So that’s the framework I was thinking about, at a high level.
Ultimately it comes down to, which location, what stage of company, what kind of manager and culture do you want to be working with? And of course, compensation.
I built a career decision framework for myself, which I’ve shared with some friends and am happy to share here too.
That’s super helpful! So having lived and worked in so many different countries, you must have experienced a bunch of different business cultures, as well as differences company to company. Is there anything you’ve learned from these different business cultures that has been really helpful to you, or made you see things differently?
That’s a great question. I haven’t thought a ton about it, but one thing that stands out is that, having spent a couple of years in Sweden, I love the way they work for three reasons. One, they think about building technology in a long term way. You can see that from the likes of Spotify, iZettle (which is part of PayPal), Klarna, Skype, and so on. They had broadband internet pretty early on, which I think gave them a leg up when it comes to technology innovation.
The second thing is that they have a very good social safety net, so if you take a risk and it doesn’t work out, you’ll have support from the government, to some extent. It gives people more freedom to do whatever they want. They’re not as worried about, “oh no, I have to pay these bills right away, I can’t afford to focus on my creative pursuits.” And that’s a bit of a luxury. Maybe people can’t imagine the value that different systems of government can give you. So I think that’s something really beautiful.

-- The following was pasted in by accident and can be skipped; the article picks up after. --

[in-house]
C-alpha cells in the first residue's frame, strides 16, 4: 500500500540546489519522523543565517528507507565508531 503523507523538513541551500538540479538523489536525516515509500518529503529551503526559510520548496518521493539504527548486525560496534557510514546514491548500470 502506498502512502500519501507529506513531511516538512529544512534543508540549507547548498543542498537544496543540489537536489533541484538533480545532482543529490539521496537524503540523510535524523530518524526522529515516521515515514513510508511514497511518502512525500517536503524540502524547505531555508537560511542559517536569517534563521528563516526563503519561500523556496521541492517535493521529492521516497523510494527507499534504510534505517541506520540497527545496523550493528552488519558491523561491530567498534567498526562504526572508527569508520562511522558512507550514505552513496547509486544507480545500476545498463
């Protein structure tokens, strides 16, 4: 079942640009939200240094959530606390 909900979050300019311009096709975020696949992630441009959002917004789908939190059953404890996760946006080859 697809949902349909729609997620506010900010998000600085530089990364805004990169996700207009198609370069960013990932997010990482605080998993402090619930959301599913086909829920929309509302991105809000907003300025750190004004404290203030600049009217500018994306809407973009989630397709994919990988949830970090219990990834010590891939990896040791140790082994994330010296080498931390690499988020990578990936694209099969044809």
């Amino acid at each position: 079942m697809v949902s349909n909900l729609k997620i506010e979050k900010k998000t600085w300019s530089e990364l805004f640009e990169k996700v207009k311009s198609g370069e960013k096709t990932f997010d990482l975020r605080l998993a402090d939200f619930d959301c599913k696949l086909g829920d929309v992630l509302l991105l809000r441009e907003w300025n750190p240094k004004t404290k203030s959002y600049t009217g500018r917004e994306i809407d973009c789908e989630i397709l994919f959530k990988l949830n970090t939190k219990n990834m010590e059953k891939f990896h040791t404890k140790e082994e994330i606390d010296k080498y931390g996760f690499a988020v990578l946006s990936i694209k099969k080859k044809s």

And the third thing is, they really value work-life balance. I think that supports the mindset where they build things for the longer term — it’s not just about rushing to get things out in the next six weeks or for the next quarter. Instead, they’re really thinking through some of the bigger decisions and the impact those will have. So those things were really eye-opening for me in Sweden.
All that said, I find the common elements still remain the same from place to place at different technology companies, working in a very globalized environment. I don’t see very many differences in terms of processes and principles from one company to the next.
Personally, I seem to gel more with cultures that are global. At PayPal we have a pretty global team, that values diversity and inclusion, and I feel at home.
PayPal is such a big organization, how do that manage working as a global team?
Well, first of all, PayPal has been around for more than two decades. I’ve heard that some of the code that Max Levchin wrote 20 years ago still runs in production, which is amazing. What that means, I think, is that the culture has developed to think globally about platforms from the get go. It’s never a question of, “hey, can we launch this in Germany or Spain, immediately?” Instead, we think, “okay, if we do this, how would it impact the US, or Brazil, if we launched it in those countries?” And what’s cool about this is that often these questions come from engineering. They can see the truth in the code, and they know they’ll have to figure out what changes need to be made.
As a PM, it makes me really think on my feet, and think far ahead. The fact that we’ve built the systems over decades to think in this way — by default, thinking globally — allows us to have a big impact.
Some of it is changing, too. I sit in Singapore, and the development centre here was opened eight plus years ago. The team has been growing. In part, it’s an initiative to help make us available in different time zones, and not just focus our efforts in the US (although of course the US is one of our major markets).